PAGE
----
As it happens, both are on disk, for hmmscan and hmmsearch. In our parallel search daemon (hmmpgmd), now released in 3.1 release candidate code, target databases are cached in memory.


  16. This was a very helpful post, but I’d like to ask for greater clarification about the handling of stop codons.

    Sean, I’m a long-time fan of your work, and your point about translation termination signals not being amino acids is irrefutable. That said, as the genomics community continues to branch out and sequence the genes and genomes of a growing number of poorly-studied organisms, there will be a growing number of nucleotide sequences for which the correct genetic code is unknown, making even naïve ORF-calling and translation increasingly difficult.

    Our lab is currently sequencing the transcriptomes of dozens of poorly-characterized organisms. We have found evidence for alternative genetic codes being used by several of them, but with so much data, and with no good reference sequences available for most of it, it can be very difficult to determine the correct genetic code for every sequence we’d like to annotate.

    We’ve been doing what we can to identify non-canonical codon usage by BLAST’ing against reference databases and looking for high-identity alignments that stretch through naïvely-translated stop codons. I was hoping to upgrade our pipeline by replacing BLAST with HMMer, but unless I’m misreading your previous comments, it seems that you’ve intentionally made heuristic decisions that will make it difficult to use HMMer for this purpose. This would be very disappointing, so I’m hoping that I’ve simply misunderstood something.


  17. Ted, HMMER is currently designed for protein/protein or DNA/DNA comparison. For protein/protein comparison, it naturally assumes that the target sequence is, well, a protein sequence.

    Correct translation from DNA to protein, in the face of genetic code issues, editing, splicing, and what have you, is currently beyond our design scope, but we hope to address it in the future with a version of HMMER designed for comparing protein profiles directly to DNA sequence. I entirely agree it would be a desirable thing to solve well.


  18. Hi…i have done hmmsearch analysis and get some out problem is out to extract the hmmsearch output sequences in fasta format using the accessions numbers….from target database installed locally…i have something like this but i want the fasta sequences for further analysis.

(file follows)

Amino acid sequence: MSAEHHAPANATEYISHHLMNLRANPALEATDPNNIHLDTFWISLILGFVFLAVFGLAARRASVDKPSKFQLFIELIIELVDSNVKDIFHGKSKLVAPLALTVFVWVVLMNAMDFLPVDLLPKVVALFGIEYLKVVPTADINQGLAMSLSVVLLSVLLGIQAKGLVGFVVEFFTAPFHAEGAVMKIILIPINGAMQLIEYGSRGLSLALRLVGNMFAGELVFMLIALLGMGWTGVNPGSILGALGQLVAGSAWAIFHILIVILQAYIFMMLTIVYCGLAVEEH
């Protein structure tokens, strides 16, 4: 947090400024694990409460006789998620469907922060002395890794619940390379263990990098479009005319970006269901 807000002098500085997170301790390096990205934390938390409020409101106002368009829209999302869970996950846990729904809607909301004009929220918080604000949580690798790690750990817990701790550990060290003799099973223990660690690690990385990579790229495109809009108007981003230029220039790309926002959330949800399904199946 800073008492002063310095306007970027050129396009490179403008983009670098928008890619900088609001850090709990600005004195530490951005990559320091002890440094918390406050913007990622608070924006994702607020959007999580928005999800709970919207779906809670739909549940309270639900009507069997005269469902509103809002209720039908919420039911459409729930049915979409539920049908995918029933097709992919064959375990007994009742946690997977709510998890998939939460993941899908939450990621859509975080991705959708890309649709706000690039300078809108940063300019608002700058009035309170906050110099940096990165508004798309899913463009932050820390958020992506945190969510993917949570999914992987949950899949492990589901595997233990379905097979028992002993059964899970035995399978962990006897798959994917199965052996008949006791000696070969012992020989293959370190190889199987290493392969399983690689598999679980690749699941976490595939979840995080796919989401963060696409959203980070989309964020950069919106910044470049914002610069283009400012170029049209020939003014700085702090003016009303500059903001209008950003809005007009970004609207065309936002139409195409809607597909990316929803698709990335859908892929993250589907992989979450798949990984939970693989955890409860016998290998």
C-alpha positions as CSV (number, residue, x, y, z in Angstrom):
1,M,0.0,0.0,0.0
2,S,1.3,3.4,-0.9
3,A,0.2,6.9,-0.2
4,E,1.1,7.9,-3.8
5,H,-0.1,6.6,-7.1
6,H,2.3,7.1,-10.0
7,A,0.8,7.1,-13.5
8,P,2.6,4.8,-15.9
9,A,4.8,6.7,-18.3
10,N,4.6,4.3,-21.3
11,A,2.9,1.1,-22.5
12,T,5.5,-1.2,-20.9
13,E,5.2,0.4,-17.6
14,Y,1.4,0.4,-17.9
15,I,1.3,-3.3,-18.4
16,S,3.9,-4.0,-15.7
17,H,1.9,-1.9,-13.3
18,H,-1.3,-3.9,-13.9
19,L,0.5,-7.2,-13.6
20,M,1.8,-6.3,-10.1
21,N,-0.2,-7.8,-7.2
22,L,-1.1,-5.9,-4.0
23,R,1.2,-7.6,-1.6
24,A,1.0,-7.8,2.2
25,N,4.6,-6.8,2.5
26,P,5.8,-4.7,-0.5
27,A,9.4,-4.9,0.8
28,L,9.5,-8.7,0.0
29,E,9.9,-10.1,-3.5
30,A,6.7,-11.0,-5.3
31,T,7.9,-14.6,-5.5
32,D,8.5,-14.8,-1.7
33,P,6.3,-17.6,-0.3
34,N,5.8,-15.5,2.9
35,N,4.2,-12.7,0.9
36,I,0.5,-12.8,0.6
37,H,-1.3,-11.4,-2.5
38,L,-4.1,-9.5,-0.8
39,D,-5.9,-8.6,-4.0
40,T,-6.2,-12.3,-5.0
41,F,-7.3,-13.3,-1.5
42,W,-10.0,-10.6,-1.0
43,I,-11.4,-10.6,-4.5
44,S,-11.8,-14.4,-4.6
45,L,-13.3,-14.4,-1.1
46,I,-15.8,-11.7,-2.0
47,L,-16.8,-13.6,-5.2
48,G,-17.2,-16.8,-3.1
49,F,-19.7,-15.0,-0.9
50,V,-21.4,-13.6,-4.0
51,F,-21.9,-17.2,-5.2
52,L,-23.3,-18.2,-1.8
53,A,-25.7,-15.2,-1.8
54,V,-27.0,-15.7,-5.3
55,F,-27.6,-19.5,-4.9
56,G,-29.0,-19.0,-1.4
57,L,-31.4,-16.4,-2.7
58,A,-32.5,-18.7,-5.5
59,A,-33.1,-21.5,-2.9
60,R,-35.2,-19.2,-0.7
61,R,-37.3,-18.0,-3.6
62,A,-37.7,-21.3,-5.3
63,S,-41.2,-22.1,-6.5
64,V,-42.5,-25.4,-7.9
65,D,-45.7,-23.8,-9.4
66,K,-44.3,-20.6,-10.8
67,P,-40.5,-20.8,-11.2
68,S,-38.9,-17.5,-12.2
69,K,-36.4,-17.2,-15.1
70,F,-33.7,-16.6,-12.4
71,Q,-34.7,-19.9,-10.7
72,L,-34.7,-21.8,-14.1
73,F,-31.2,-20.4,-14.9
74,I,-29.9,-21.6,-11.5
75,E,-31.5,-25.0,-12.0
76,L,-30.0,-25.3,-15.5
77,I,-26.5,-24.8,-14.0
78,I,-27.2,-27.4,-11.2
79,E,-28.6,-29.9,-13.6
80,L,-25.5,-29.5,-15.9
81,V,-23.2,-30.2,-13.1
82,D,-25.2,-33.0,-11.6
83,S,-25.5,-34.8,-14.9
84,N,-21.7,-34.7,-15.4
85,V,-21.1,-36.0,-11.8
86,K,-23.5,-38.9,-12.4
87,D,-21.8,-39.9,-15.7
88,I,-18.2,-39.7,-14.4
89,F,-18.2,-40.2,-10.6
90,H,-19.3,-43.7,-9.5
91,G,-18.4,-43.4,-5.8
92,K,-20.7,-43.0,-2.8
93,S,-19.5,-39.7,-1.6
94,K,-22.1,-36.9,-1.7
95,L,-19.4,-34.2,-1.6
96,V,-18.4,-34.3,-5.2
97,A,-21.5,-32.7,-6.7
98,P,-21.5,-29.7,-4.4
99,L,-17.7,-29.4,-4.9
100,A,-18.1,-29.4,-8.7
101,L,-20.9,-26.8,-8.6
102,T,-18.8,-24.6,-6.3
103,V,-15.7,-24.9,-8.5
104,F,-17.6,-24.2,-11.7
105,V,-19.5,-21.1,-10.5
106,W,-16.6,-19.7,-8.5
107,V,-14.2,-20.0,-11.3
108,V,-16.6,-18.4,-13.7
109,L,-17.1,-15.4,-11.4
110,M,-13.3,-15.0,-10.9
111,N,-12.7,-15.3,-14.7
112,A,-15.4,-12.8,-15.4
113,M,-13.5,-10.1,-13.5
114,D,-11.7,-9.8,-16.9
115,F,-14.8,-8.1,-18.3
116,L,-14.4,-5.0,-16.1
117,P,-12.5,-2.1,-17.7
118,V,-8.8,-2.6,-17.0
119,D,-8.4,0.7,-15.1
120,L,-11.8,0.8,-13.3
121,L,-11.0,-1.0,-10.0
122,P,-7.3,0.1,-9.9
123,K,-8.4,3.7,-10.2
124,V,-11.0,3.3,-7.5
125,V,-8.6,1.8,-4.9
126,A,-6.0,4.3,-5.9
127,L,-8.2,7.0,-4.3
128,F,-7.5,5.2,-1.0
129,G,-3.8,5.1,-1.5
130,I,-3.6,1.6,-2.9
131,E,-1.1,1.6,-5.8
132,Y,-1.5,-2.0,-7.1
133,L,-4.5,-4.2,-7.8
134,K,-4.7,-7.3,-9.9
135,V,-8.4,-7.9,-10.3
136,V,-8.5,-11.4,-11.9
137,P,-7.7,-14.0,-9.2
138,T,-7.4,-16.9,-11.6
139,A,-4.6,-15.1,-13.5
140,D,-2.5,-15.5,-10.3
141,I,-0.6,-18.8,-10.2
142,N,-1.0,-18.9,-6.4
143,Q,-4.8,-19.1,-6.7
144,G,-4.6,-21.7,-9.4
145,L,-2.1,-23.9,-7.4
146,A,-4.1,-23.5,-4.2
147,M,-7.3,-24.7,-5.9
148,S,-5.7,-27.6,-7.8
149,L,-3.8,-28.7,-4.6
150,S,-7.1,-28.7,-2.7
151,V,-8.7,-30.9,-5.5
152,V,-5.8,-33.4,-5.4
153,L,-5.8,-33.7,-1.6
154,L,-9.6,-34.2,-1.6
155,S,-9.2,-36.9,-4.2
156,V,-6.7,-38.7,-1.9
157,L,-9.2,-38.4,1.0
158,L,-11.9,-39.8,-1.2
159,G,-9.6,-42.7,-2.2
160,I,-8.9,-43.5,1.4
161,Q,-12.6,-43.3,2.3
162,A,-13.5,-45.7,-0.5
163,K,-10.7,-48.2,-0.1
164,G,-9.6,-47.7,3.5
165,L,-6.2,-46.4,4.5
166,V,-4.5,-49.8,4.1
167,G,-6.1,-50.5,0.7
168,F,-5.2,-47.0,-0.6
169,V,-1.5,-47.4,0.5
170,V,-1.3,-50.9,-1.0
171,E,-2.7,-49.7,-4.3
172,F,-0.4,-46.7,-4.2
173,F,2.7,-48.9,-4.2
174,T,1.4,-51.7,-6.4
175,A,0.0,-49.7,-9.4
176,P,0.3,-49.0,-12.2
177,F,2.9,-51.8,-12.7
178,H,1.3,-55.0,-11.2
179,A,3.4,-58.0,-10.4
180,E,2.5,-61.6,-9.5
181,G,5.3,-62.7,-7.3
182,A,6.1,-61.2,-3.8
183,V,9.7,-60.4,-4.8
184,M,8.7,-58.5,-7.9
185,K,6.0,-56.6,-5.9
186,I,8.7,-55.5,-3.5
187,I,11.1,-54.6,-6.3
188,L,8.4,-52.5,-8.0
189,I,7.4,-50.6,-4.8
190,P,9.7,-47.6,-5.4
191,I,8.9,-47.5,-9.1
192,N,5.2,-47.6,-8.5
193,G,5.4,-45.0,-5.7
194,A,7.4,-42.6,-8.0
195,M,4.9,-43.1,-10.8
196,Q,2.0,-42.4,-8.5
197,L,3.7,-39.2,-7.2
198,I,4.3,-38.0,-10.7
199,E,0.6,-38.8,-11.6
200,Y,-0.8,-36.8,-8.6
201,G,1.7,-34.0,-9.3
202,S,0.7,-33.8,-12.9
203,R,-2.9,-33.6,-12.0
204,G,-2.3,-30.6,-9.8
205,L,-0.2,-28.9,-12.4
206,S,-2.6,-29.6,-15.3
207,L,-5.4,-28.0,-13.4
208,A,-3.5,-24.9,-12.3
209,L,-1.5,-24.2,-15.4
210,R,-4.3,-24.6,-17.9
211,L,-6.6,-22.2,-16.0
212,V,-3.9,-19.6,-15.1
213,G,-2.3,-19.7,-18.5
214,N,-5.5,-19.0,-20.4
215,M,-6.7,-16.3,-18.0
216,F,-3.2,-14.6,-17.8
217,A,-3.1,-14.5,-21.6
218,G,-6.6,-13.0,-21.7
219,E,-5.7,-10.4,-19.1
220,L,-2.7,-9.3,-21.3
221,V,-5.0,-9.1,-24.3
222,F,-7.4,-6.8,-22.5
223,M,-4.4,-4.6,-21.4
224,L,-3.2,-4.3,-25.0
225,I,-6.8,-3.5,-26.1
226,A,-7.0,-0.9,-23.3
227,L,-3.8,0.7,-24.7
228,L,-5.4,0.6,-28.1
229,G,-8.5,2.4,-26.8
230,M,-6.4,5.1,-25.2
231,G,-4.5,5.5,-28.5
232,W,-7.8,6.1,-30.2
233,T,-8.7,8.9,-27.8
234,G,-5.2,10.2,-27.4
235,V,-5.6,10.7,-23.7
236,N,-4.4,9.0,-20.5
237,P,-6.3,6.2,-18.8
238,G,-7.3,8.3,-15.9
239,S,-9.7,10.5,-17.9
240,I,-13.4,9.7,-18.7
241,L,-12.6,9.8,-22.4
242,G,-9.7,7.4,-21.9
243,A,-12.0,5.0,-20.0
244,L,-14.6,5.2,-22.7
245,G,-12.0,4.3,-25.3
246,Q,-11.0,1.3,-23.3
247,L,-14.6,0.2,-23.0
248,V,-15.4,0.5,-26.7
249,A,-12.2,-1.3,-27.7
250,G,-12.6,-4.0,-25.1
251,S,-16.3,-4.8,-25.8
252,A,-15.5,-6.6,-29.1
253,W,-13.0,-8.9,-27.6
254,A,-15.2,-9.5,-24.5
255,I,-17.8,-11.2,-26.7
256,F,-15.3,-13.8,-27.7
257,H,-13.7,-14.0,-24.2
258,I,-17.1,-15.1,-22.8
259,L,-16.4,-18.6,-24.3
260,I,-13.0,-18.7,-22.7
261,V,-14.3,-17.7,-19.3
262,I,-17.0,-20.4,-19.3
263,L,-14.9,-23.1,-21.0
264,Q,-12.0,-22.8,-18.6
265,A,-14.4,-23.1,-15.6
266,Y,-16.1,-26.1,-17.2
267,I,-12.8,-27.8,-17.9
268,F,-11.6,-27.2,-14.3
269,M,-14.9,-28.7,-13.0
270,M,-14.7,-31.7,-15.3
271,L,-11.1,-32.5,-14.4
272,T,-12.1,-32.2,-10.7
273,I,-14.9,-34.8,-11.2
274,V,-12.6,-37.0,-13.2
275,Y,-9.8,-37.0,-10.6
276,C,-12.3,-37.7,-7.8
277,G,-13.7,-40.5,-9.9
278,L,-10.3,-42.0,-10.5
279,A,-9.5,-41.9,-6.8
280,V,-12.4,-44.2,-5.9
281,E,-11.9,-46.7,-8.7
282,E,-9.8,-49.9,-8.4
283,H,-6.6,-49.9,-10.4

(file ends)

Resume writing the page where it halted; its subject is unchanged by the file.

hmmsearch :: search profile(s) against a sequence database
    # HMMER 3.0 (March 2010);
    # Copyright (C) 2010 Howard Hughes Medical Institute.
    # Freely distributed under the GNU General Public License (GPLv3).
    # – – – – – – – – – – – – – – – – – – – – – – – – – – – – – – – – – – – –
    # query HMM file: clustalO-multialign.out.hmm
    # target sequence database: IRGSP-1.0_protein_2013-04-24.fasta
    # sequence reporting threshold: E-value <= 1e-05
    # – – – – – – – – – – – – – – – – – – – – – – – – – – – – – – – – – – – –

    Query: clustalO-multialign [M=1220]
    Scores for complete sequences (score includes all domains):
    — full sequence — — best 1 domain — -#dom-
    E-value score bias E-value score bias exp N Sequence Description
    ——- —— —– ——- —— —– —- — ——– ———–
    3.9e-262 874.2 38.1 5.6e-261 870.3 26.4 2.0 1 Os05t0492200-01 NB-ARC domain containing protein.
    3.6e-261 871.0 40.4 2.2e-225 752.4 7.0 2.2 2 Os11t0429100-00 Hypothetical conserved gene.
    7.4e-259 863.3 10.7 9.1e-259 863.0 7.4 1.0 1 Os03t0579200-00 Similar to NB-ARC domain containing protein.
    1.3e-258 862.5 55.3 3.6e-225 751.7 13.4 3.0 3 Os12t0481400-00 Similar to NBS-LRR disease resistance protei
    2.5e-258 861.6 37.8 1.1e-229 766.7 12.7 3.1 3 Os12t0481700-00 Disease resistance protein domain containing
    2.5e-258 861.6 37.8 1.1e-229 766.7 12.7 3.1 3 Os12t0482100-00 Disease resistance protein domain containing
    5.4e-253 843.9 34.5 1.6e-220 736.3 6.4 2.0 2 Os06t0707733-00 Disease resistance protein domain containing